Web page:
5 Questions with Travis Holoway, Founder of SoLo Funds, Helping People Through Financial Hardship

August 27th, 2020


Travis Holoway is the Cofounder and CEO of SoLo Funds, a mobile lending exchange that connects lenders and borrowers for the purpose of providing more affordable access to loans under $1,000. Borrowers get fast access to loans with no surprise fees or compounding interest, and lenders earn appreciation tips for helping others through financial hardship. 

Today, SoLo is one of the fastest-growing fintech companies in the country. Prior to founding SoLo, Travis built his career in the financial services industry as a financial advisor. Travis has been quoted in various publications and websites, including CNBC, Forbes, American Banker, and the LA Business Journal. Travis resides in Los Angeles, CA. SoLo Funds completed the Techstars Kansas City Accelerator in 2018. 

01. Why are payday loans such a problem? 

Payday loans create debt traps for some of our community’s most vulnerable but valuable citizens. Many teachers, social workers, and even our U.S. military soldiers often fall victim to predatory lending as many of them don’t earn enough to live in our nation's more expensive metropolitan areas. Payday Lenders typically charge 400% interest rates on average. Even though the average borrower takes eight loans per year, the loans are never reported to positively impact credit scores. In essence, payday loans can only hurt a borrower's credit score while continuing to dig deeper financial holes that are extremely difficult to escape from. 

02. What communities do payday loans impact most? 

Women are the most frequent users of payday loans, making up 52% of payday users. Single-parent households are forced to turn to predatory lenders for basic necessities or even the smallest emergencies. Both rural and inner-city communities are also heavily impacted as these communities often lack traditional financial institutions and people are forced to use expensive check-cashing institutions, payday/title lenders, and pawn shops. Small community banks are extremely selective when it comes to lending and still don’t lend small dollar amounts. This scarcity creates opportunities for predatory lending alternatives to target and monopolize the market in these communities.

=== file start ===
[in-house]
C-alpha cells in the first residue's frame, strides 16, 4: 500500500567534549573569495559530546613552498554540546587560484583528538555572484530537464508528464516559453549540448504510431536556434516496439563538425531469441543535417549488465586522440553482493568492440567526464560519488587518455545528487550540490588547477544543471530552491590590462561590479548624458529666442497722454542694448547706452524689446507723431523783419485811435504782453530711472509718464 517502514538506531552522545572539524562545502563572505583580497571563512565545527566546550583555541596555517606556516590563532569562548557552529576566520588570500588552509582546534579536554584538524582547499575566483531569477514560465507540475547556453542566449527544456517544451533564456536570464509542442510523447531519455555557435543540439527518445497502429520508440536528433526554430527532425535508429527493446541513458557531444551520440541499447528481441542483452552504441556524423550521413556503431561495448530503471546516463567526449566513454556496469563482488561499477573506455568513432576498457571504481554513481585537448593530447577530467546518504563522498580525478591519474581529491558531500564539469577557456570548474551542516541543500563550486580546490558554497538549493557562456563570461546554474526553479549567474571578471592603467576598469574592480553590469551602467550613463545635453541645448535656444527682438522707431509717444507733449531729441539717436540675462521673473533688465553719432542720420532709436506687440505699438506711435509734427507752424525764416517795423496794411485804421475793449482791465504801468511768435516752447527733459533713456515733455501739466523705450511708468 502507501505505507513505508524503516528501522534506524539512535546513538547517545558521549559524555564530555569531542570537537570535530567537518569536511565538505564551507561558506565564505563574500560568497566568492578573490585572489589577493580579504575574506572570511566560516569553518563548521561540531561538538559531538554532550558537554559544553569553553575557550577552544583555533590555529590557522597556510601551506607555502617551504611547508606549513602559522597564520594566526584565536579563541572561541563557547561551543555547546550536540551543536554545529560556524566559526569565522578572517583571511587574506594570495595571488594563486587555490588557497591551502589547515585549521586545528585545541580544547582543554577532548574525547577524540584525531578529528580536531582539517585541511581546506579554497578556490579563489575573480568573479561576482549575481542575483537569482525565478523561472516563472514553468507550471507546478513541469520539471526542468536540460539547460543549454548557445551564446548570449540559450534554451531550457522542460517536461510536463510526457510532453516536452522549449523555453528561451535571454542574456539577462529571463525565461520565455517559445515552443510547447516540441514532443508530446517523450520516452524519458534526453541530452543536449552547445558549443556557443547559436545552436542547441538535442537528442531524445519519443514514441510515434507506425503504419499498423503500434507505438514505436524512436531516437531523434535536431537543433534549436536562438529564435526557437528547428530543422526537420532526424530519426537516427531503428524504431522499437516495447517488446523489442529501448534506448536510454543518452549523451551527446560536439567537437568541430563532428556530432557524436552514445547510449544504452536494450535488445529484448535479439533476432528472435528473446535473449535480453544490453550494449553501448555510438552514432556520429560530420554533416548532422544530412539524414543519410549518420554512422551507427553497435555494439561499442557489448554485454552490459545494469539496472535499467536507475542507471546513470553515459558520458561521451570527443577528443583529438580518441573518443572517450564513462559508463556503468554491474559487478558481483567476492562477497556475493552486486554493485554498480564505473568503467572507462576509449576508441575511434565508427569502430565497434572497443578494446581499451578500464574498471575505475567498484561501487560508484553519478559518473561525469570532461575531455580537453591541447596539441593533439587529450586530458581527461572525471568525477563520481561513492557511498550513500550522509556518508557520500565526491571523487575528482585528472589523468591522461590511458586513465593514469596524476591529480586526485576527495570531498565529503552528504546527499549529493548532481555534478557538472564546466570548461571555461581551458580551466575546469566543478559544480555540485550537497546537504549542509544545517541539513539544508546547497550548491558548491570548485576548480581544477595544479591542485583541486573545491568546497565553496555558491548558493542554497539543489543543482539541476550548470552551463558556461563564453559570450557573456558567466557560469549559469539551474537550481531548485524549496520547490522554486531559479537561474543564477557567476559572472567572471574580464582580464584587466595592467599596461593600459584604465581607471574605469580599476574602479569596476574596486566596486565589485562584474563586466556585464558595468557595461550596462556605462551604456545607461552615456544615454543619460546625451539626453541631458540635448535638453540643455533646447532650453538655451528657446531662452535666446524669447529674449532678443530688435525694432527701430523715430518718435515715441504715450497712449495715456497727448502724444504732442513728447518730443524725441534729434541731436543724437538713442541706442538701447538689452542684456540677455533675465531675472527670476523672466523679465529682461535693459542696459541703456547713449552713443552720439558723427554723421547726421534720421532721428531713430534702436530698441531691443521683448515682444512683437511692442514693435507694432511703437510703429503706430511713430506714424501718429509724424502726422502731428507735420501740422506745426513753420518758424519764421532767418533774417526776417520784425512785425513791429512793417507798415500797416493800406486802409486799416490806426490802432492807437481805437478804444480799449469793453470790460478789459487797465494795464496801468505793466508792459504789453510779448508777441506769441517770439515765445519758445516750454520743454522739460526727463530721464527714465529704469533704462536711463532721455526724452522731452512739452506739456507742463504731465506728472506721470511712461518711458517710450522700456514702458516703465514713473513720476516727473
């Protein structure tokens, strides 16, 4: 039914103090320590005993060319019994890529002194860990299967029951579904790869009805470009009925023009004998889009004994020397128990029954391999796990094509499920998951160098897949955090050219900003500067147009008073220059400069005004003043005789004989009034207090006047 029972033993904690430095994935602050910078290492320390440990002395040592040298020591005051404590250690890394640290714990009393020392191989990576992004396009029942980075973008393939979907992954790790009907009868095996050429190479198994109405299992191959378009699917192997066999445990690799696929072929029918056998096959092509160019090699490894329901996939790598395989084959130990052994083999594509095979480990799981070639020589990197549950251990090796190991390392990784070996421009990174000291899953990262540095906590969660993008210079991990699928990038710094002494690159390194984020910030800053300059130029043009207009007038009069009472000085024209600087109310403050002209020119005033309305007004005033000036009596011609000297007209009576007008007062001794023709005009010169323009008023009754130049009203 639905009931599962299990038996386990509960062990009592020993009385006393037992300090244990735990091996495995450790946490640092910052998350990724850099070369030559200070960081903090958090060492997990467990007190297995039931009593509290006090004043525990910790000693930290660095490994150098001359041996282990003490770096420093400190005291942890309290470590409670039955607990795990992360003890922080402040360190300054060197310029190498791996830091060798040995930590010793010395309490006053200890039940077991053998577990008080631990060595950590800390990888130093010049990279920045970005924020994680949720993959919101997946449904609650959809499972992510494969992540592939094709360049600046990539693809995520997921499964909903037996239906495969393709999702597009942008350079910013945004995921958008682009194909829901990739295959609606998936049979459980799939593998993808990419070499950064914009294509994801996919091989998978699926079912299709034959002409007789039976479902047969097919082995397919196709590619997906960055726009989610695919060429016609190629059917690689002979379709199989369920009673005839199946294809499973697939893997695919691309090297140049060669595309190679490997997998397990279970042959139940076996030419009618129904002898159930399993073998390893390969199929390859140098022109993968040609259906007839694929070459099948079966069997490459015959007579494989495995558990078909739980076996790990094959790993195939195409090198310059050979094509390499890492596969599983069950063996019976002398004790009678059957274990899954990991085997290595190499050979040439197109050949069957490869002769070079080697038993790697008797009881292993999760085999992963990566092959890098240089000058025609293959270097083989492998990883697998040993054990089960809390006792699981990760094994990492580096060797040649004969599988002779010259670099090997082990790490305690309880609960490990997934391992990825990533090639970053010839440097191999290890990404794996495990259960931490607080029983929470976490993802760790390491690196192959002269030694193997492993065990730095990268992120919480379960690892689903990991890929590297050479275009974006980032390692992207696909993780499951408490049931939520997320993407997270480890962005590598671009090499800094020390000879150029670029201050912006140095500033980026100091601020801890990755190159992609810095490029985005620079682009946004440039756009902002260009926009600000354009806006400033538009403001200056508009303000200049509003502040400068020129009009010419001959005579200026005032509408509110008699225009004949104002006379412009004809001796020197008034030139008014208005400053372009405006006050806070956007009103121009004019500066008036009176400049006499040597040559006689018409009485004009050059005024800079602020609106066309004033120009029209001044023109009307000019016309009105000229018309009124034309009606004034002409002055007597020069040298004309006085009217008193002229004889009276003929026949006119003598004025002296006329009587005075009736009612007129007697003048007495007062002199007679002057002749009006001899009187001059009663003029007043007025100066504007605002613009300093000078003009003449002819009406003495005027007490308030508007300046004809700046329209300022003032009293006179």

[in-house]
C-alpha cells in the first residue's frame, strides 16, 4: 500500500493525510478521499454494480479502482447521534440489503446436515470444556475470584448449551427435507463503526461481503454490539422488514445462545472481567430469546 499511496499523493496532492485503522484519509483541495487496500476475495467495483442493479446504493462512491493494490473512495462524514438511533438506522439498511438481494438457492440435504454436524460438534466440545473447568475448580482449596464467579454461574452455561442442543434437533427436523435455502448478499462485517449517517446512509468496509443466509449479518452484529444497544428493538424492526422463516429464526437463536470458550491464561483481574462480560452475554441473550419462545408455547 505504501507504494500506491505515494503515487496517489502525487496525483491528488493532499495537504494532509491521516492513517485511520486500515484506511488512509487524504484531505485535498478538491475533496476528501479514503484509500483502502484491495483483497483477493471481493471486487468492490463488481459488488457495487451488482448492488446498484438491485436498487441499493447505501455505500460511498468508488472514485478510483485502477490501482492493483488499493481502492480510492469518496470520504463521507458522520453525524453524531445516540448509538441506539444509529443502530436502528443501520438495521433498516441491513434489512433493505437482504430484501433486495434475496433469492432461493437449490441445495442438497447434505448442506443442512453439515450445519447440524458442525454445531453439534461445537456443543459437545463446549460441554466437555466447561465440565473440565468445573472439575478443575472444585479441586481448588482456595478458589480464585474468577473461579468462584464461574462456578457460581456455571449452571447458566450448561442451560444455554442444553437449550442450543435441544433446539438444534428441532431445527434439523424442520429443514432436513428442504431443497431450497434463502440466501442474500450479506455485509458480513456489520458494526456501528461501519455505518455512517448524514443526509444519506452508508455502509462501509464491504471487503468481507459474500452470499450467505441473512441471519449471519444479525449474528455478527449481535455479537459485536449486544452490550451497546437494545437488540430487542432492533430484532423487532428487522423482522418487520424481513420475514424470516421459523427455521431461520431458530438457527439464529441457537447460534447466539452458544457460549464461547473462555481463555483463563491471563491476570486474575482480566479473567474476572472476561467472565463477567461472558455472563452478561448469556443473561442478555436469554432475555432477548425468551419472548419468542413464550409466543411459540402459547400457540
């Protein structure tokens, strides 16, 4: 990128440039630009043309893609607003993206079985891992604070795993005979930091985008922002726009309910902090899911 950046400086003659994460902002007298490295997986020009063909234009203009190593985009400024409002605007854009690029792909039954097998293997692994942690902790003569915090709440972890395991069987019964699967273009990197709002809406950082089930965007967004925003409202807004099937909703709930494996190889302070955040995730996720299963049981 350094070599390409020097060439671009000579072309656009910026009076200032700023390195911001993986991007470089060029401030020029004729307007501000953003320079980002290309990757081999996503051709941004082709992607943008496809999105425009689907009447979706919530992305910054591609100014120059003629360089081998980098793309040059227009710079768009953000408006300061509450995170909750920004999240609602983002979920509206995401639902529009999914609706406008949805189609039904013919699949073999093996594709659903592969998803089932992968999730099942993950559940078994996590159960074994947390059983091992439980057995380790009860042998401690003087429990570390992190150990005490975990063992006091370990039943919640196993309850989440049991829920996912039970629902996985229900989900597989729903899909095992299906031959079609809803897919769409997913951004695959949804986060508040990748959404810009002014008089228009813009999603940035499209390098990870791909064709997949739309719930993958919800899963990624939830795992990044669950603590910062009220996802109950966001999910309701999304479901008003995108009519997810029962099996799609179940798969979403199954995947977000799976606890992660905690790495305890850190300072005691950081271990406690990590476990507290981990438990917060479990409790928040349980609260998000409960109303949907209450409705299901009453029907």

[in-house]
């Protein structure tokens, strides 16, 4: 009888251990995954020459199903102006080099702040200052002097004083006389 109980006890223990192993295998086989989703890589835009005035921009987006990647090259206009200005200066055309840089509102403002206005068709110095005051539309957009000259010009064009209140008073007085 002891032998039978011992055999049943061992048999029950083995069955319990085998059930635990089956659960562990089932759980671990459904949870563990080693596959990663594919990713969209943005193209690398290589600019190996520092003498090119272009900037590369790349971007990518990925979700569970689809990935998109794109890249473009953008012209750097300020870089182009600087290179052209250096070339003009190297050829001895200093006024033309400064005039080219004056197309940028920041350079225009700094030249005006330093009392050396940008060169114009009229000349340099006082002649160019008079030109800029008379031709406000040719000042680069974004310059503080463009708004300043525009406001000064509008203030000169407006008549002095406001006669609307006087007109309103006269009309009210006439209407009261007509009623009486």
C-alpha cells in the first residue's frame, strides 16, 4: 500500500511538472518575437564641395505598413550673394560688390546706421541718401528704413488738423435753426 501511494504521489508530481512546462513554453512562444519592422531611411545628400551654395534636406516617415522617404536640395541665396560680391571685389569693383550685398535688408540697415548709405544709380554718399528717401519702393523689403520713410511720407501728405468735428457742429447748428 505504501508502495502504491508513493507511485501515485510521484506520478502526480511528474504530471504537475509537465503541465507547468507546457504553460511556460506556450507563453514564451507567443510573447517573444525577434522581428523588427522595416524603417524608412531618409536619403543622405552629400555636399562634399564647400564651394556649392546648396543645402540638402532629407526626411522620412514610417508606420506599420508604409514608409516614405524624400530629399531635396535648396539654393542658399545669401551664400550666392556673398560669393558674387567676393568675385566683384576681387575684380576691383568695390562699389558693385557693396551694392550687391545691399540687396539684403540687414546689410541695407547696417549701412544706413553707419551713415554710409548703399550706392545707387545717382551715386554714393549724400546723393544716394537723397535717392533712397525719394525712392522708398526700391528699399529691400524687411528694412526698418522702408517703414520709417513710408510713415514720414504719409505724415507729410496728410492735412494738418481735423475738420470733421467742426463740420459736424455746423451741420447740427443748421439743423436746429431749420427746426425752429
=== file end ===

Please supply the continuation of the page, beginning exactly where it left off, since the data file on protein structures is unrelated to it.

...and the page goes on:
03. With SoLo Funds, anyone can become a lender — but unlike predatory payday loans, SoLo doesn’t charge interest. What’s in it for the lender?

Lenders can earn industry-leading returns on the platform. Borrowers offer returns to each lender in the form of a “Tip.” The tip is not an imposed fee and is set by the borrower, but lenders are aware of the return they will make in advance of funding a borrower’s request. Most importantly, lenders have the ability to offer a helping hand to someone who really needs it. In a post-COVID world full of layoffs, furloughs, and reduced working hours our lenders are helping their communities through unprecedented financial times. 

04. Why are loans like this important during the COVID-19 pandemic? 

These loans are extremely important because the financial impacts of COVID-19 have been detrimental. Industries such as retail and hospitality have been decimated but unfortunately, bills don’t stop coming. We find that borrowers on our platform are simply trying to cover basic necessities like rent, groceries, medicine, gas, and utility bills. If it weren’t for SoLo and our phenomenal lender community many people would be forced to go without these basic needs. 

05. What inspired you to found this company? 

I was uniquely familiar with the problem SoLo is solving today. The inspiration for SoLo (Social Loans) originated when I began receiving requests from friends and family for small loans. I quickly realized that loans from family and friends are often the only alternative to predatory forms of lending, such as payday loans that charge an average of 400% in interest. 

After realizing that capital scarcity problems were not solely unique to the minority communities that I was familiar with and that 78% of the country lived paycheck to paycheck I knew something had to be done to provide more equitable access to small-dollar capital. The majority of Americans are just one financial surprise away from being forced to turn to predatory lenders due to factors such as wage stagnation, wage fluctuation, and lack of emergency savings. COVID-19 is highlighting problems that were already in existence prior to its existence and it’s devastating the lower-middle and lower class. 

Today, the SoLo Funds team is on a mission to prove that financial collaboration is an effective alternative solution for affordable small-dollar loans. 

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